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    Hepatitis C Achilles Heel Found

    Drugs Now In Pipeline May Shorten, Ease Hepatitis C Treatment


    "We found that SCH6 not only inhibits hepatitis C protease, but also allows restoration of this cellular immune response," Gale says. "We could restore the ability of infected cells to respond to the virus, and naturally clear the virus on its own."

    There's more good news. Gale's lab worked with genotype 1. It's the most common type of hepatitis C in the U.S. -- and the hardest kind to treat. Yet the protease inhibitor knocked it out.

    By attacking the virus and also turning on antiviral immunity, hepatitis C protease inhibitors would have a dual action. And there's likely a third kind of action. Protease inhibitors likely would make current interferon treatments work better, at lower and less toxic doses. That's an exciting idea to Leslye Johnson, PhD, chief of the enteric and hepatic diseases branch at the National Institute of Allergy and Infectious Diseases.

    "If a compound like this goes forward into clinical trials, it has the potential for dual activities and may work better than what's out there now," Johnson tells WebMD. "It might also allow people to use decreased doses of interferon. This finding opens new possibilities that are important for drug development. What it says for patients is that a hepatitis C protease inhibitor, as long as it is safe and everything else, could have multiple ways of getting rid of the virus. That is really the bottom line."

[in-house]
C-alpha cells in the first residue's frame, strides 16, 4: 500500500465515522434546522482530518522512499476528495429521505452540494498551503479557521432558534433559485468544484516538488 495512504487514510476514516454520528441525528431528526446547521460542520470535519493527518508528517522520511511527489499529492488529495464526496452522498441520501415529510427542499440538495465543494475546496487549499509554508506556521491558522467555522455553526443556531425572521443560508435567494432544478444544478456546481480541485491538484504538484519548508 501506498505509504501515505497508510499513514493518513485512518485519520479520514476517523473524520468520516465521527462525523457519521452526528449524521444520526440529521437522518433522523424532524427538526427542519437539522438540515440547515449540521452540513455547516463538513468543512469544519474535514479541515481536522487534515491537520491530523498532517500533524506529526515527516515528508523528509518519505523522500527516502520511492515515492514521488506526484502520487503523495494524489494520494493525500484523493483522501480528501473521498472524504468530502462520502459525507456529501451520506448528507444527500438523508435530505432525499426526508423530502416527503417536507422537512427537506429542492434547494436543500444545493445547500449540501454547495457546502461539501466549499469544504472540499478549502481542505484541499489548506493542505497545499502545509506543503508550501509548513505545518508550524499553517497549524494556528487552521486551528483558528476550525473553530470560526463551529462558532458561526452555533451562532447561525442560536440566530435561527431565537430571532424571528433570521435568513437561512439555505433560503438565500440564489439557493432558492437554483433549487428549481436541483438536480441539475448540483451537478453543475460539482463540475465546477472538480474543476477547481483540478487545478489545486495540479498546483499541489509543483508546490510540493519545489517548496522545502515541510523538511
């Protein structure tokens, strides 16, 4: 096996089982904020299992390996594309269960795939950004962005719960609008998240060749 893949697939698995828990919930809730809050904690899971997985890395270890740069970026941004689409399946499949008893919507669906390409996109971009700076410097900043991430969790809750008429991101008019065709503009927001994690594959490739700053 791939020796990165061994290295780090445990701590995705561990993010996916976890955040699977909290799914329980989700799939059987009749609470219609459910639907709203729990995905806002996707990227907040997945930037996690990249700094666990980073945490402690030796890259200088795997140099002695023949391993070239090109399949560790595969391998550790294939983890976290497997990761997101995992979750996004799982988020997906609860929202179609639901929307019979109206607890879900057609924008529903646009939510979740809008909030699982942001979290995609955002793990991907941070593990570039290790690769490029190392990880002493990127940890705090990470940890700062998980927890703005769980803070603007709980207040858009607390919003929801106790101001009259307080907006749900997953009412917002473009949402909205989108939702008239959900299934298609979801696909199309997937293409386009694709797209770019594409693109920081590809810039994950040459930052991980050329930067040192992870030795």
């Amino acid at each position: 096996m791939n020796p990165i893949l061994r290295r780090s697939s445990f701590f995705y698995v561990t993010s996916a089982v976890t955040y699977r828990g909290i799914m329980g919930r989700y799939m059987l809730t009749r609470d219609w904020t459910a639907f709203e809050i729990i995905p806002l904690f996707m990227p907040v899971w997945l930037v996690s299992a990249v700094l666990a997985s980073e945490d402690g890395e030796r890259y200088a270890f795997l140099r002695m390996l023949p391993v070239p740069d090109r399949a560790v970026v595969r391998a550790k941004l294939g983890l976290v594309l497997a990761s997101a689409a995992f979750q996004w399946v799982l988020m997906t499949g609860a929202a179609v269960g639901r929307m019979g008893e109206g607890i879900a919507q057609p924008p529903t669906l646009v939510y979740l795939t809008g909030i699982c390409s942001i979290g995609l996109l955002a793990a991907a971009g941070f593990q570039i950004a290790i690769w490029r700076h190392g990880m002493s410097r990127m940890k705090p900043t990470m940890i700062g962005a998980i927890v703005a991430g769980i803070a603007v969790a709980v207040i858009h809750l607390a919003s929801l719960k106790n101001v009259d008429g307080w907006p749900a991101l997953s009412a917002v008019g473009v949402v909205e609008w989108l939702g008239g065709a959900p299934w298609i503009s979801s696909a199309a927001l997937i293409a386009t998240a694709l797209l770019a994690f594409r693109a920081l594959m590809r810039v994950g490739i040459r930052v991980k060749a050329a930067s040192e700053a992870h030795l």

At least three drug companies are working on hepatitis C protease inhibitors. Farthest along appears to be BILN 2061 from Boehringer Ingelheim Pharma. It's already being tested in humans. The Schering-Plough product is not yet ready for human tests, says Schering spokesman Robert Consalvo.

    Gale's findings appear in the April 17 issue of the online journal Sciencexpress. Also appearing in the same issue is an article by Hiscott's lab, offering new insights into how viruses trigger a cells antiviral immune response. That finding may lead to drugs effective not only against hepatitis C, but all viruses.

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